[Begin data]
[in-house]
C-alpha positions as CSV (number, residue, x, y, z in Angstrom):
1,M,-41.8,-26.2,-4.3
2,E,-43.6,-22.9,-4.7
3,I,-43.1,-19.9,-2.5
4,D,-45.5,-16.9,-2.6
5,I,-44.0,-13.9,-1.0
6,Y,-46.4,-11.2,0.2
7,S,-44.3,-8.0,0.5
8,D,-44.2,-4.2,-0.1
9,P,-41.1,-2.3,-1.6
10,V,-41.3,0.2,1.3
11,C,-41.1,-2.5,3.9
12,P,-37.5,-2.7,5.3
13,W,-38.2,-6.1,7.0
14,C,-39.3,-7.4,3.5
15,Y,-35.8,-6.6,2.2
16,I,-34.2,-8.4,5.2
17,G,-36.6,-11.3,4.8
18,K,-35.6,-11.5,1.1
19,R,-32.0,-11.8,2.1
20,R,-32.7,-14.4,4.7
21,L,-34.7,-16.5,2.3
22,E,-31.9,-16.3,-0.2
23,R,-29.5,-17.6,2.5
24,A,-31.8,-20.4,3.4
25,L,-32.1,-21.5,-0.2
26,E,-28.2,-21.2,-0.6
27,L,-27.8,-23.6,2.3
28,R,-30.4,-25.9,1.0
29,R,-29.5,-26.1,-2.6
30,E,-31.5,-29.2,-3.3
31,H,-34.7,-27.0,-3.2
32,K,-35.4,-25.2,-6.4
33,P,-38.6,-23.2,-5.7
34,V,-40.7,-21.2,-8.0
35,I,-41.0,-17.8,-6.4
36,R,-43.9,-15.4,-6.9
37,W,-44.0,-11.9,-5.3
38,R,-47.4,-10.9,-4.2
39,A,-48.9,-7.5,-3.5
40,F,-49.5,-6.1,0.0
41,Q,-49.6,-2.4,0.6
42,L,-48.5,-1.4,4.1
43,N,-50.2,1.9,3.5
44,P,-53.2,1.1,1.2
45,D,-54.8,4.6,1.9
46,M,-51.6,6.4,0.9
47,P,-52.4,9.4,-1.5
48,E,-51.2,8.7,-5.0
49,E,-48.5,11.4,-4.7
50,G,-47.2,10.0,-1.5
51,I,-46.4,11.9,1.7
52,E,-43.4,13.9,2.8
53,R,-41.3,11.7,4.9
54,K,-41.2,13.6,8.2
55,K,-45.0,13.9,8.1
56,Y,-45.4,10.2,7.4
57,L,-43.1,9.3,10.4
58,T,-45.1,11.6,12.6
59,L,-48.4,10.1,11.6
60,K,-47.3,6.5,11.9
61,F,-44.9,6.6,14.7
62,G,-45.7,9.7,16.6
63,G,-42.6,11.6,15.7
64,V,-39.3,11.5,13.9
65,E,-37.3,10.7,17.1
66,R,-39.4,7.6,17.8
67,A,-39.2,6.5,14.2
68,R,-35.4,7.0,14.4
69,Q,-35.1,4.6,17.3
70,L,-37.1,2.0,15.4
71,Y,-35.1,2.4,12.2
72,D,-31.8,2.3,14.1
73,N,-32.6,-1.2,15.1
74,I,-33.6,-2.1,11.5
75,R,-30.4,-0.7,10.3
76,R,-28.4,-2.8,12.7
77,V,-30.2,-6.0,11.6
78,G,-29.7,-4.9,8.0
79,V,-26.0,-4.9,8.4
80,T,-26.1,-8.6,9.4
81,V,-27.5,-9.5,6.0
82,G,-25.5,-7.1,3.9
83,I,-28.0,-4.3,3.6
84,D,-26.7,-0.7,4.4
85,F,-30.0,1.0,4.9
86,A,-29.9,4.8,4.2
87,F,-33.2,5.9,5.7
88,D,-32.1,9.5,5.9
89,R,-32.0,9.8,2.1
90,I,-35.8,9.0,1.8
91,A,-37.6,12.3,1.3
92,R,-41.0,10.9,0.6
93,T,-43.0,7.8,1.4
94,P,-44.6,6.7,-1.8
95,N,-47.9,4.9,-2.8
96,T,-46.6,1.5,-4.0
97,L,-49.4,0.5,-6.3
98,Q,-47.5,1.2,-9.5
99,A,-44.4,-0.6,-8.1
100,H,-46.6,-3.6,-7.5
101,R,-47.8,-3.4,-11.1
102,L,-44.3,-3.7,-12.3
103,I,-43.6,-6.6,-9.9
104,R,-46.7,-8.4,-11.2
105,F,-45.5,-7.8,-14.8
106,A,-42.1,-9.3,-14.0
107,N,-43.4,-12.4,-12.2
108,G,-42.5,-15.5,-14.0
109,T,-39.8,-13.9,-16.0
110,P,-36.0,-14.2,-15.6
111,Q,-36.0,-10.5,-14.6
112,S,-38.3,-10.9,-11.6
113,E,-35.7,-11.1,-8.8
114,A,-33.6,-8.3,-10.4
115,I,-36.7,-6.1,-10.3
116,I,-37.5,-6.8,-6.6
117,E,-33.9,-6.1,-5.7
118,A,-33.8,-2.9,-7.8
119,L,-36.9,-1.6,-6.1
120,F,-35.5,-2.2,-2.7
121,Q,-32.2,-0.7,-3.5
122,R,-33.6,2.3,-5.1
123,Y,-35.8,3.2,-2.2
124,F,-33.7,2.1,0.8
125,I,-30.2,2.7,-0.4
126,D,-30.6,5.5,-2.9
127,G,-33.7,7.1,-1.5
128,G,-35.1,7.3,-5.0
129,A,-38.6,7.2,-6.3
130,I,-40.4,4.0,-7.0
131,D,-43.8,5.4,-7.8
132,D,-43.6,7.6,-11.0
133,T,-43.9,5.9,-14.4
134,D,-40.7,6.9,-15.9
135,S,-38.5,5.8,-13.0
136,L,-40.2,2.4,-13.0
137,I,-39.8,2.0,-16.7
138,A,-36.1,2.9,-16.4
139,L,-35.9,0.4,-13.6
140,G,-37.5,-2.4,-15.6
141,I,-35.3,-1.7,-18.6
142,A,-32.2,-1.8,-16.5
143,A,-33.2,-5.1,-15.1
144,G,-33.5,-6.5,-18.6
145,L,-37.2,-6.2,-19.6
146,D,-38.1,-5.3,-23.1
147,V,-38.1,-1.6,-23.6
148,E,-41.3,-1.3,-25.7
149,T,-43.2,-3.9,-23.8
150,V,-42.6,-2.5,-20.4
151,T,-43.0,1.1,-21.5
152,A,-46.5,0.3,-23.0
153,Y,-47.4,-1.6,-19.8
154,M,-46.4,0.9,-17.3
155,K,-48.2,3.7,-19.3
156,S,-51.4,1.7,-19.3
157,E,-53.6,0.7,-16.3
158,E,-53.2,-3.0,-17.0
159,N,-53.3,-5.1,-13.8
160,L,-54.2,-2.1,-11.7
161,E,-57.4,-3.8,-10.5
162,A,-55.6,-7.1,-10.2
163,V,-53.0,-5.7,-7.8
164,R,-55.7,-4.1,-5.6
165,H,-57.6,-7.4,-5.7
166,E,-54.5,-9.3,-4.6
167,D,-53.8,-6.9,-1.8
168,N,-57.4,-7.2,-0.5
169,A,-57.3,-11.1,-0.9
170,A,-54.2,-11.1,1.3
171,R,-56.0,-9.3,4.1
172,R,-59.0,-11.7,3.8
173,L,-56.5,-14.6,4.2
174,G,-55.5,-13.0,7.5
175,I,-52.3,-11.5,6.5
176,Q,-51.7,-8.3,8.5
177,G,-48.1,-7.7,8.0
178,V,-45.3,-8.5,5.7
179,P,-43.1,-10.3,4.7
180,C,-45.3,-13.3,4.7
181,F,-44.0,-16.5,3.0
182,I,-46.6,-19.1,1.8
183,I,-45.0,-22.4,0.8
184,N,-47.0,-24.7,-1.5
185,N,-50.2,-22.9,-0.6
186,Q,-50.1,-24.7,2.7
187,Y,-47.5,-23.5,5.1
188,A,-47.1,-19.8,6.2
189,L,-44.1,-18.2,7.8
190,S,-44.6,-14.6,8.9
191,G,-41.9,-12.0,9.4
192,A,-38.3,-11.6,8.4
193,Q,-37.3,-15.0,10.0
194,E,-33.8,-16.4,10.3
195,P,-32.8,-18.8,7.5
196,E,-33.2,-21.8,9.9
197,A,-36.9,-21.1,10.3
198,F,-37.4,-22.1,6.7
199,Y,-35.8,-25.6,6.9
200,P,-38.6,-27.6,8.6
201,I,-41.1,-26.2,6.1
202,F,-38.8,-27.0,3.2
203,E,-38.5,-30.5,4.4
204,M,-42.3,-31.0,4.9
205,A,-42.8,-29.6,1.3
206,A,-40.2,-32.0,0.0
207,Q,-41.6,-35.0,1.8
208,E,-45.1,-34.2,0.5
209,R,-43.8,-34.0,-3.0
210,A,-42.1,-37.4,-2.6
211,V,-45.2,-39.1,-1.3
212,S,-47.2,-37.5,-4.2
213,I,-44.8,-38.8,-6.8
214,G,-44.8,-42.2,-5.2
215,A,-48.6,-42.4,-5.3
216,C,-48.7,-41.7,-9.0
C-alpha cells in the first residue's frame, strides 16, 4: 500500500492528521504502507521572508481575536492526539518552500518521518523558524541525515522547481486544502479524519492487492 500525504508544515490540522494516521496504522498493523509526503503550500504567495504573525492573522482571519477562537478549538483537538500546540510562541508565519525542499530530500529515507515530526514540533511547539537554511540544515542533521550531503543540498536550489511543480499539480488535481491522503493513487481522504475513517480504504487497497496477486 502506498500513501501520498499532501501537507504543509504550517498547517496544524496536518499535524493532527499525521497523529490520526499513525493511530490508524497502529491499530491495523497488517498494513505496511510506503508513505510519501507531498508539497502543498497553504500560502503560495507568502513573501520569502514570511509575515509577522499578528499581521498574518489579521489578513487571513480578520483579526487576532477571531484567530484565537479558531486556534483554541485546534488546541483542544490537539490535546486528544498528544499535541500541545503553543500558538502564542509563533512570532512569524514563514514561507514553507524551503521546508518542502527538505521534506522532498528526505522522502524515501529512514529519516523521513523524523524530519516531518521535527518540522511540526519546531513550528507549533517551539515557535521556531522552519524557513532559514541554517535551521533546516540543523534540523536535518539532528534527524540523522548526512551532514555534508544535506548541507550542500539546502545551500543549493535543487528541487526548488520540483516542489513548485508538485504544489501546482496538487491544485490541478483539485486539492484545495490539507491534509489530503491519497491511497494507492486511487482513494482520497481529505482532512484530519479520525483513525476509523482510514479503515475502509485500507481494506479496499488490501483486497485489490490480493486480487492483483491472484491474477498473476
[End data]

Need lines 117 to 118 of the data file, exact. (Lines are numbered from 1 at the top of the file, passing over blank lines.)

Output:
115,I,-36.7,-6.1,-10.3
116,I,-37.5,-6.8,-6.6